Take, for example, a life insurance policy with a $250,000 death benefit. If the owner of that policy takes out an accidental death rider that's worth $100,000, and then dies as the result of a qualifying accident, the beneficiaries would receive a total death benefit of $350,000.

This add-on coverage may not extend to every type of accident, however. Depending on the specific language in the rider, it may exclude death or dismemberment due to war, dangerous hobbies or engagement in illegal activities.

Child Term Coverage Rider

While the premature death of your children is a pretty somber thought, it's worth asking how you would handle the expenses you might incur in the unlikely event that it happens. A child term coverage rider provides a death benefit that helps you cover funeral costs and other expenses in the event that your child passes away while the policy and rider are active. Child term riders typically expire when the child reaches a certain age.

Spousal Rider

If you have a life insurance policy, a spousal rider provides term life insurance coverage on your spouse. If your spouse dies before you, you receive a death benefit as long as the policy and rider are active. Like a child term coverage rider, this money can be used to help pay for burial and funeral costs, and other expenses.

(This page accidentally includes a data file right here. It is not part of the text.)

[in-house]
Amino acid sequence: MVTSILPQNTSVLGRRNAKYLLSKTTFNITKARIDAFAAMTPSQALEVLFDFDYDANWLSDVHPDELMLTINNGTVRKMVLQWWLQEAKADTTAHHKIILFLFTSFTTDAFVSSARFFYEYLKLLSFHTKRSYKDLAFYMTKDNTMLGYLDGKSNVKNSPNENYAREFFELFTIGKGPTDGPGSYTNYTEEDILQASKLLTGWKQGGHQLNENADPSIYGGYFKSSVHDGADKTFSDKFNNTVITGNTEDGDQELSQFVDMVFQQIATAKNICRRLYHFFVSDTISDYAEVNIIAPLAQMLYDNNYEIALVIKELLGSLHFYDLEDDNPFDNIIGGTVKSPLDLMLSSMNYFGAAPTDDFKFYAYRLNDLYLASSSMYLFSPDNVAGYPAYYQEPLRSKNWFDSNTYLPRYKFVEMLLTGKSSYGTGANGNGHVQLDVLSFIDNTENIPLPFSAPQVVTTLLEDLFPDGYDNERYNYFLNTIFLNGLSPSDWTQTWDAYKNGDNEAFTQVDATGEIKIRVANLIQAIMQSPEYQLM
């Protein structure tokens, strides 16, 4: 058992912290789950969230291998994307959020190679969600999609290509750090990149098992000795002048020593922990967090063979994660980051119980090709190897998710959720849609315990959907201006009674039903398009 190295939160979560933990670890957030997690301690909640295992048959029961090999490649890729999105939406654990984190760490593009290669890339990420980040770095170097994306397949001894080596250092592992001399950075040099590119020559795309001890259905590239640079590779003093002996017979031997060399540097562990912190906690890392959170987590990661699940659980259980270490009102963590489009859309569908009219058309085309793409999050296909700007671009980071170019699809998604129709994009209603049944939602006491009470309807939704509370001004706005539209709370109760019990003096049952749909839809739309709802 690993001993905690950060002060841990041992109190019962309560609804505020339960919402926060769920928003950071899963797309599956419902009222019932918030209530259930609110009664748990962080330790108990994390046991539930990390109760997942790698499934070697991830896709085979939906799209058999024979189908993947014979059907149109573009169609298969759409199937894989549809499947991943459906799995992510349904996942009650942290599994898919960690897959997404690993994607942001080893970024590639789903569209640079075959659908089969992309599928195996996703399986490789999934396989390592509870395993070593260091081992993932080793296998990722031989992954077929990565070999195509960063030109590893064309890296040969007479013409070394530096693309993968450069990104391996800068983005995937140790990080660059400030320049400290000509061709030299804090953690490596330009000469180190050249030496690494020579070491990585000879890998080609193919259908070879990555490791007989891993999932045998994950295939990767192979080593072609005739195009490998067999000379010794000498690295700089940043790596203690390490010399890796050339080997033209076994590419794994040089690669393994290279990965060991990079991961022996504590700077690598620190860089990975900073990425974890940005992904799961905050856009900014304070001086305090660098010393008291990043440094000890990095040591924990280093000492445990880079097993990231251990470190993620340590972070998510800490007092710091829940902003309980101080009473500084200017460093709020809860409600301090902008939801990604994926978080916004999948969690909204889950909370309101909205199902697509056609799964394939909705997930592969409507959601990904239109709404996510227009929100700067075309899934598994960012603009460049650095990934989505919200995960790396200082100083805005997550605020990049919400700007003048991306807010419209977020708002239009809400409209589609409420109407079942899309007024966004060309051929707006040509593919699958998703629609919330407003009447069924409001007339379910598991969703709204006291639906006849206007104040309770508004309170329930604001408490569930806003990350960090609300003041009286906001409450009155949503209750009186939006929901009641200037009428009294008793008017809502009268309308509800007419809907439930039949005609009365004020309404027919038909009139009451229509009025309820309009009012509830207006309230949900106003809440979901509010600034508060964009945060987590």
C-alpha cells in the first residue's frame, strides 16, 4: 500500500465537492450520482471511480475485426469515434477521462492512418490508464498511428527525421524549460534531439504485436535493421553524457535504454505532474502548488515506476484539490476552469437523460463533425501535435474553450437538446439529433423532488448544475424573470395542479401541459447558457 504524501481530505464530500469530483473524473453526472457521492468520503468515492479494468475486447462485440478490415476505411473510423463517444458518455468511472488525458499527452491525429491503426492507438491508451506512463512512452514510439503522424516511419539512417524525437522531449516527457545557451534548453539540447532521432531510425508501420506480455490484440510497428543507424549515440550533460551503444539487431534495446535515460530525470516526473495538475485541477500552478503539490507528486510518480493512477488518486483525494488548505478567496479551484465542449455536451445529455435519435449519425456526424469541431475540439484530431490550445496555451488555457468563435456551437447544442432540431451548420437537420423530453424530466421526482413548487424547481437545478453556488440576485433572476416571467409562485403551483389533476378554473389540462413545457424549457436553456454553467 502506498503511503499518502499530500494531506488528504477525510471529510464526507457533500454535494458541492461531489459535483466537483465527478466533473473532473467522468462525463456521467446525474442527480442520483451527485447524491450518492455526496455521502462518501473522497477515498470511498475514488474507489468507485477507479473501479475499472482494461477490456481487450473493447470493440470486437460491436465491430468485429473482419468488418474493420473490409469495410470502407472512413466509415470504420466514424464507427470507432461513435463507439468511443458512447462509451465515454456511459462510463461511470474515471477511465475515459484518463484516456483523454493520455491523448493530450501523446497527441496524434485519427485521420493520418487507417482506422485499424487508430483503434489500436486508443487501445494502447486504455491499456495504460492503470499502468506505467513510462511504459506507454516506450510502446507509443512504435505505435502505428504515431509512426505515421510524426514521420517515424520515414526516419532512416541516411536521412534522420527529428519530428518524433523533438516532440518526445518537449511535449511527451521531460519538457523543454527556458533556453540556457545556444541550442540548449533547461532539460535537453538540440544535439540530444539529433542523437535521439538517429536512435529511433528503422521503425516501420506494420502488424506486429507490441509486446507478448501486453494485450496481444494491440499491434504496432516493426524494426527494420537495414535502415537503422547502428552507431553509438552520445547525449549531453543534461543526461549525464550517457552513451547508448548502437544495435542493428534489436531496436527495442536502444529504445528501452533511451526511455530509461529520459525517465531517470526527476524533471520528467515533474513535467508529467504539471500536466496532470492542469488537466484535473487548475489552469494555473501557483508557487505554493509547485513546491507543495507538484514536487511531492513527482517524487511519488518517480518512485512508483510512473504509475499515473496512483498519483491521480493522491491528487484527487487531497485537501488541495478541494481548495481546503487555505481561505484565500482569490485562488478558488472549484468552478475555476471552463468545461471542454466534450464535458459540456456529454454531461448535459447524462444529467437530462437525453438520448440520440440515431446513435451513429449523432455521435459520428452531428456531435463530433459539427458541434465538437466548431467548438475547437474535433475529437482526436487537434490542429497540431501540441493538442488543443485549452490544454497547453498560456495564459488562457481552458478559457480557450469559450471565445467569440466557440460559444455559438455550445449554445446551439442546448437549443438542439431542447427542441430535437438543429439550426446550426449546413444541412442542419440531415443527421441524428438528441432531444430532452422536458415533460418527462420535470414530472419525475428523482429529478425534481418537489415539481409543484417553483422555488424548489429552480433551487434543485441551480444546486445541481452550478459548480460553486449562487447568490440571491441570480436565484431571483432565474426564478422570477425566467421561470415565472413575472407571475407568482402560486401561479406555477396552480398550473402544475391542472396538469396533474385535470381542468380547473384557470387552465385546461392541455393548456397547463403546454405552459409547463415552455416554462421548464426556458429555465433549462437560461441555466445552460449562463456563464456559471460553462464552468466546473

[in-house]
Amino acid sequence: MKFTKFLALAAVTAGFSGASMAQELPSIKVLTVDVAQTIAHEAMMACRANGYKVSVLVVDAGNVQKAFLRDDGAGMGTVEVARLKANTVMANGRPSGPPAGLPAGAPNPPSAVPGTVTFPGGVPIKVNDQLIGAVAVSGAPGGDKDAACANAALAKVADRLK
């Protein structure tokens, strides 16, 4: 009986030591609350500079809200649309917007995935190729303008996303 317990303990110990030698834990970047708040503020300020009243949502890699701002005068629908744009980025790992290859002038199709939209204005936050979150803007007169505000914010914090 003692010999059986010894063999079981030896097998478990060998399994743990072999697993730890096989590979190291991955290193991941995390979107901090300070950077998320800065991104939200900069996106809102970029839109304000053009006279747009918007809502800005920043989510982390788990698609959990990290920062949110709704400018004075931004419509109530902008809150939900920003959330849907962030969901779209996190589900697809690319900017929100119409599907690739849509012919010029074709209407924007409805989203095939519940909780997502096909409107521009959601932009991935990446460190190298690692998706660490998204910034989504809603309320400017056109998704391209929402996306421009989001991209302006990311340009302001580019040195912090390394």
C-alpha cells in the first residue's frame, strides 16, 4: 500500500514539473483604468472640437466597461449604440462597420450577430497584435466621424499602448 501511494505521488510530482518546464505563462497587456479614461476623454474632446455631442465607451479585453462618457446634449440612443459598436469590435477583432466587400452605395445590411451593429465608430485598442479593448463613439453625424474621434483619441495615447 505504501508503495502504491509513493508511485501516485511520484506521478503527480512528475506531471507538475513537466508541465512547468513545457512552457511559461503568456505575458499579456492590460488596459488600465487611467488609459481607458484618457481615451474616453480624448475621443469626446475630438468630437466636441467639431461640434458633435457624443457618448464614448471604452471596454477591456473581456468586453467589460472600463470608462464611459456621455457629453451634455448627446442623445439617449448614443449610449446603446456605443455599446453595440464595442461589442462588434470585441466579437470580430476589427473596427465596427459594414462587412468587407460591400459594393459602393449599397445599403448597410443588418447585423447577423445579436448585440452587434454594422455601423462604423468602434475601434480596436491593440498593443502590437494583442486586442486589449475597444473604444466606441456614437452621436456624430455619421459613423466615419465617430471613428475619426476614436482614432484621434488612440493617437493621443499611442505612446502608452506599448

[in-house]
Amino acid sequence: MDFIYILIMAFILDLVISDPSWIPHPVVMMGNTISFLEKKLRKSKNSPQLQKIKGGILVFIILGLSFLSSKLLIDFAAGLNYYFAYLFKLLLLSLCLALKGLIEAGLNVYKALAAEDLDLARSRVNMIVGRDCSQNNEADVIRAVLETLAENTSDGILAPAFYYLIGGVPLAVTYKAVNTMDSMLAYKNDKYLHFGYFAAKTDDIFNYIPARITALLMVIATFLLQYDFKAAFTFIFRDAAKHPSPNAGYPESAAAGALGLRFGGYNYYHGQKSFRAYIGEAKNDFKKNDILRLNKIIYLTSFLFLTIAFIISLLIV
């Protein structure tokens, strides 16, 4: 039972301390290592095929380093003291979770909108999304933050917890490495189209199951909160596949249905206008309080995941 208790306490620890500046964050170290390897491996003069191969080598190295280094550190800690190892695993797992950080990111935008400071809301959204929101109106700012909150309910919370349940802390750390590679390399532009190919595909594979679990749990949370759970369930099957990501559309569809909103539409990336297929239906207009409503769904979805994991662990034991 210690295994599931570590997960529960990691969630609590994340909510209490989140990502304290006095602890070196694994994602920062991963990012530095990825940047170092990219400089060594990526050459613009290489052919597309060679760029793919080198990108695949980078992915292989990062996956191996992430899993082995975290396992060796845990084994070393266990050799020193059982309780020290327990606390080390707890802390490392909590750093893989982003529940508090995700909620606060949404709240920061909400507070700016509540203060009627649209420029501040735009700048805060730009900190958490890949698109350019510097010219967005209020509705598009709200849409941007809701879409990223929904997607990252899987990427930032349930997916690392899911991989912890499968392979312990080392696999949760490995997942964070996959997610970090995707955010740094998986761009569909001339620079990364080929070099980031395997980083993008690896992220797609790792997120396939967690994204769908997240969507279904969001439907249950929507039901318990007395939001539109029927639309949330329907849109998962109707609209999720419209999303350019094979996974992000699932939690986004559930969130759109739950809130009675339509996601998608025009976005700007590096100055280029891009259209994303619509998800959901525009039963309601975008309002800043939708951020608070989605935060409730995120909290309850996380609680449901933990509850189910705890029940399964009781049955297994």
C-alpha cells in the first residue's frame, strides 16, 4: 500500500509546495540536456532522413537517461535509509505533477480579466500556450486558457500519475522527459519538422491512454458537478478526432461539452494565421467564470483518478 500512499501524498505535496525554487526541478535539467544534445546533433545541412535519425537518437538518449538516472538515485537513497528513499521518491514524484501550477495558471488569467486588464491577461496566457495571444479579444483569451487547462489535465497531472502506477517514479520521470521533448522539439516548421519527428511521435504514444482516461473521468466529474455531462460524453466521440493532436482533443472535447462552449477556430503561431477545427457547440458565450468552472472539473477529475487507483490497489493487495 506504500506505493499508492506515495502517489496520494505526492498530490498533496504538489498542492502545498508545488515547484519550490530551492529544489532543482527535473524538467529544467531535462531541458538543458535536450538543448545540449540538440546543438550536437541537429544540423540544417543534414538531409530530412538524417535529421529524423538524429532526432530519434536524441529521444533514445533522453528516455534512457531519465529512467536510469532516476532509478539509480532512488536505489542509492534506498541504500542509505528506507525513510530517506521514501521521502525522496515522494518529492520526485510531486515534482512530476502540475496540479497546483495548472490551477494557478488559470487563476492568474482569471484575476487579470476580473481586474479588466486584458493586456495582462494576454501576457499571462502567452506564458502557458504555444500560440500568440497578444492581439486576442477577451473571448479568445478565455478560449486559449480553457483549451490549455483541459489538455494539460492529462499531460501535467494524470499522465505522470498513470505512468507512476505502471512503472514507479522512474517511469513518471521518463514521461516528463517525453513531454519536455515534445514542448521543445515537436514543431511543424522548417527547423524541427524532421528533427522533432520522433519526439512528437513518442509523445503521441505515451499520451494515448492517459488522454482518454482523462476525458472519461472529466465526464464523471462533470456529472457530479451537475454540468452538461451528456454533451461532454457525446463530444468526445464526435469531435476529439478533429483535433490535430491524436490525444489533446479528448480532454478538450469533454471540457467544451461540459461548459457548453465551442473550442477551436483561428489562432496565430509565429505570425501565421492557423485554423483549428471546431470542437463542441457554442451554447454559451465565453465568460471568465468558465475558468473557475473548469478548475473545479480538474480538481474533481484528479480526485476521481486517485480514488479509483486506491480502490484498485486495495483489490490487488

Accelerated Death Benefit Rider

Life insurance is designed to help provide your loved ones a death benefit if you die while the policy is in force. But if you have a terminal or chronic illness, you may need financial assistance before you pass away, given the substantial cost of end-of-life care.

If your health care providers estimate that you have less than 12 to 24 months to live (the exact time frame may vary), an accelerated death benefit rider, which is sometimes referred to as a "terminal illness rider," can pay out part of the death benefit before you die. In most cases, the accelerated death benefit is limited to a certain percentage of your death benefit, and any amount you receive during your lifetime will reduce the payout that your beneficiaries are entitled to after your death. While some insurers include accelerated death benefits as part of their policies, others include it as a rider that may have an additional fee.